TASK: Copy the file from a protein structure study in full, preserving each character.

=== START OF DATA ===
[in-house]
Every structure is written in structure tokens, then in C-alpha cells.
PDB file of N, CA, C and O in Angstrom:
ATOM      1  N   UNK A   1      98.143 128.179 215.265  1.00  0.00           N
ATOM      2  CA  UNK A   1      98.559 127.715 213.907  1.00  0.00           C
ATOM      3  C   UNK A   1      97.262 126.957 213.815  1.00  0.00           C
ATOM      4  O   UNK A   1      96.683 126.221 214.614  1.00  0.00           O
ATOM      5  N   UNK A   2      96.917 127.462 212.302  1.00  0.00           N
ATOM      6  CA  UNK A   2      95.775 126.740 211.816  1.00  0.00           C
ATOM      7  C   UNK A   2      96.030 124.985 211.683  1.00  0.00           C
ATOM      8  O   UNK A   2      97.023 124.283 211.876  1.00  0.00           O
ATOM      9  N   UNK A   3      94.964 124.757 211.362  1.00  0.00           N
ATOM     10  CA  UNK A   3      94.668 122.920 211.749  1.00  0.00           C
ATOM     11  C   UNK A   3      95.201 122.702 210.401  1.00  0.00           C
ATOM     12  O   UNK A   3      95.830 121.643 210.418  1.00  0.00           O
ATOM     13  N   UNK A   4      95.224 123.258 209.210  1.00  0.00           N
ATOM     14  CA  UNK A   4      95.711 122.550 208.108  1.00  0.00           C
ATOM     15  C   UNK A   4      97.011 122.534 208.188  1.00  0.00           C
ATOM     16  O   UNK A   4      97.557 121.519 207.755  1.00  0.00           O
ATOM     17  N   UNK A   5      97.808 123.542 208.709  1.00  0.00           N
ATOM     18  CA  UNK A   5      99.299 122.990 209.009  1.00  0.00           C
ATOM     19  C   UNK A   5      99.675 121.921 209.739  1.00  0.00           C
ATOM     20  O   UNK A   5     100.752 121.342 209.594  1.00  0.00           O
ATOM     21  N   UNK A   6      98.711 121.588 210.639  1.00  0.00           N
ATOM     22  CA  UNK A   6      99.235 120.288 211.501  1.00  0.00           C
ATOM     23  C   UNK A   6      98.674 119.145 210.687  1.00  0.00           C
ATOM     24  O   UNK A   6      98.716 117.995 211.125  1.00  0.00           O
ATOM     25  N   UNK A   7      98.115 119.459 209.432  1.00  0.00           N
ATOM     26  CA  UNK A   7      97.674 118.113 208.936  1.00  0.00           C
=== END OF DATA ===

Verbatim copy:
[in-house]
Every structure is written in structure tokens, then in C-alpha cells.
PDB file of N, CA, C and O in Angstrom:
ATOM      1  N   UNK A   1      98.143 128.179 215.265  1.00  0.00           N
ATOM      2  CA  UNK A   1      98.559 127.715 213.907  1.00  0.00           C
ATOM      3  C   UNK A   1      97.262 126.957 213.815  1.00  0.00           C
ATOM      4  O   UNK A   1      96.683 126.221 214.614  1.00  0.00           O
ATOM      5  N   UNK A   2      96.917 127.462 212.302  1.00  0.00           N
ATOM      6  CA  UNK A   2      95.775 126.740 211.816  1.00  0.00           C
ATOM      7  C   UNK A   2      96.030 124.985 211.683  1.00  0.00           C
ATOM      8  O   UNK A   2      97.023 124.283 211.876  1.00  0.00           O
ATOM      9  N   UNK A   3      94.964 124.757 211.362  1.00  0.00           N
ATOM     10  CA  UNK A   3      94.668 122.920 211.749  1.00  0.00           C
ATOM     11  C   UNK A   3      95.201 122.702 210.401  1.00  0.00           C
ATOM     12  O   UNK A   3      95.830 121.643 210.418  1.00  0.00           O
ATOM     13  N   UNK A   4      95.224 123.258 209.210  1.00  0.00           N
ATOM     14  CA  UNK A   4      95.711 122.550 208.108  1.00  0.00           C
ATOM     15  C   UNK A   4      97.011 122.534 208.188  1.00  0.00           C
ATOM     16  O   UNK A   4      97.557 121.519 207.755  1.00  0.00           O
ATOM     17  N   UNK A   5      97.808 123.542 208.709  1.00  0.00           N
ATOM     18  CA  UNK A   5      99.299 122.990 209.009  1.00  0.00           C
ATOM     19  C   UNK A   5      99.675 121.921 209.739  1.00  0.00           C
ATOM     20  O   UNK A   5     100.752 121.342 209.594  1.00  0.00           O
ATOM     21  N   UNK A   6      98.711 121.588 210.639  1.00  0.00           N
ATOM     22  CA  UNK A   6      99.235 120.288 211.501  1.00  0.00           C
ATOM     23  C   UNK A   6      98.674 119.145 210.687  1.00  0.00           C
ATOM     24  O   UNK A   6      98.716 117.995 211.125  1.00  0.00           O
ATOM     25  N   UNK A   7      98.115 119.459 209.432  1.00  0.00           N
ATOM     26  CA  UNK A   7      97.674 118.113 208.936  1.00  0.00           C